Mulberry Jam
  • Prep time:

  • Cook time:

  • Total time:

  • Portion/Yield:

    Makes about 3 x 200g jars
  • Difficulty:


Mulberries are small, soft, sweet, juicy berries, similar in appearance to blackberries, that grow on dome-headed trees. There are two main varieties, black and white (or slightly pink), and they can be eaten raw or cooked in recipes such as ices, jams, sauces or fruit vinegars.

Mulberries contain natural colouring pigments that are used in the medicine, clothing and food manufacturing industries and the leaves from the mulberry tree are a common food for silk worms. Mulberry trees grow to about 10m and the older the tree, the more droopy the branches become, almost like an umbrella. The trees bear the fragile, perishable fruit once a year for a very short period of time, and they naturally lose their leaves in the winter.

Jan and Phillip Musclewhite are two regular customers to the British Larder. Ross always joked and said that they are our adopted parents. They regularly brought mulberries for us during the season, their tree is very big and we made regular trips to their home to pick some of Mulberry and Adnams Gin Bakewell Tart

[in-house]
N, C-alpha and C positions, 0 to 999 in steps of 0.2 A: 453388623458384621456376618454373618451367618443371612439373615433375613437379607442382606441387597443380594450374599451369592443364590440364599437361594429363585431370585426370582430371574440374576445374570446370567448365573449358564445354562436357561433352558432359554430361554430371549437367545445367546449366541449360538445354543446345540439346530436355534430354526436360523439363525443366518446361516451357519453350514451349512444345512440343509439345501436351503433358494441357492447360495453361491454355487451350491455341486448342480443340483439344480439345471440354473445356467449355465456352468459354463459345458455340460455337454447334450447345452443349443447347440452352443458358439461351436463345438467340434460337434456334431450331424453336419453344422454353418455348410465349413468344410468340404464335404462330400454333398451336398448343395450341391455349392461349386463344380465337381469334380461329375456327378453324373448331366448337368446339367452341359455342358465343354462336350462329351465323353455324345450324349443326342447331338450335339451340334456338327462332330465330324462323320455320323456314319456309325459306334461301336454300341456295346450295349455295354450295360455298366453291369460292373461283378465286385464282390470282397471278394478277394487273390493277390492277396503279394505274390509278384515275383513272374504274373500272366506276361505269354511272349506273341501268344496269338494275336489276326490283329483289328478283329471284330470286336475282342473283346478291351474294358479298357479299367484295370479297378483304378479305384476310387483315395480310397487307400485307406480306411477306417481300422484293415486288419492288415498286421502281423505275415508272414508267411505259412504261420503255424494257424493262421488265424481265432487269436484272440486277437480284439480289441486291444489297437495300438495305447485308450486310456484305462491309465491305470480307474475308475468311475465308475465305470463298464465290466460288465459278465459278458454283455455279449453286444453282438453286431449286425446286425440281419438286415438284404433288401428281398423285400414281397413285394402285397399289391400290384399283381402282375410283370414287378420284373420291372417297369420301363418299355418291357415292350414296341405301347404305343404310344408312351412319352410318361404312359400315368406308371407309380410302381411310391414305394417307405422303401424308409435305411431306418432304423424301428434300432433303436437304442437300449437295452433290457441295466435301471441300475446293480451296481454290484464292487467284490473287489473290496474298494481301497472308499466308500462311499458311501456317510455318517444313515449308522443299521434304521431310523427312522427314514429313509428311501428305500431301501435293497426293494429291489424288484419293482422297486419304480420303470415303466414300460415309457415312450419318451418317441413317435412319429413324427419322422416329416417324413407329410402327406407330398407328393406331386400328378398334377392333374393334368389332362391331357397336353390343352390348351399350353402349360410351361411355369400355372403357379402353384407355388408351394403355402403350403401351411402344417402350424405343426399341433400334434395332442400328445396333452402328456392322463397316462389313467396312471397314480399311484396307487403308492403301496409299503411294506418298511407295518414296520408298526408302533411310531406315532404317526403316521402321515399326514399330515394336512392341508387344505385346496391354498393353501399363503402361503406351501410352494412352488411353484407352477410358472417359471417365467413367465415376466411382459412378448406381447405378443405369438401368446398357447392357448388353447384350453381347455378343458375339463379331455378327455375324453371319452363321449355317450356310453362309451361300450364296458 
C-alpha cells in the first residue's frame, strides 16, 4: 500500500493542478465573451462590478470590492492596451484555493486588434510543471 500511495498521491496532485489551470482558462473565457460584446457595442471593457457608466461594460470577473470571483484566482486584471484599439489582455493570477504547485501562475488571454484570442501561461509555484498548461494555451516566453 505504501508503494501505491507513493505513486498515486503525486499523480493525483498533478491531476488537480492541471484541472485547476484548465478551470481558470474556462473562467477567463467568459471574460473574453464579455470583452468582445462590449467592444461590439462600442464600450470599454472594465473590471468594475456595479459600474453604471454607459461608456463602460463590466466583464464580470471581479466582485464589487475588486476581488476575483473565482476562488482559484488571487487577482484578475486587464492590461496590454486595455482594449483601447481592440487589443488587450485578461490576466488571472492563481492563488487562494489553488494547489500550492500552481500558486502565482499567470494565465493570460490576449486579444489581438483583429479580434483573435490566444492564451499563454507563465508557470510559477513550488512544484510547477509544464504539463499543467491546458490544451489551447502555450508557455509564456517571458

Ingredients & Method

  • 400g fresh mulberries
  • 400g jam sugar
  • 50ml cold water
  • juice of 1 lemon

Combine  the mulberries, sugar and cold water in a saucepan. Cook the mulberry mixture over a low heat, stirring to dissolve the sugar, then increase the heat and bring to the boil.

Boil rapidly for 10–15 minutes or until the jam reaches a temperature of 105°C (setting point), stirring every now and then to prevent it from catching.

If you don’t have a jam thermometer, check to see if setting point has been reached by spooning a little of the jam on to a chilled small plate. Push a finger across the jam; if the surface wrinkles and it is beginning to set, it has reached setting point. If not, boil it for a further 5 minutes or so and test again.

Once the jam has reached setting point, stir in the lemon juice, then remove from the heat and allow the jam to cool slightly.

Carefully pour the jam into hot, sterilised jars, cover with wax discs (wax-side down) and seal.

Once cold, label and store in a cool, dry cupboard. The jam should keep well for a year or so. Once opened, keep in the fridge and use within 1 month. .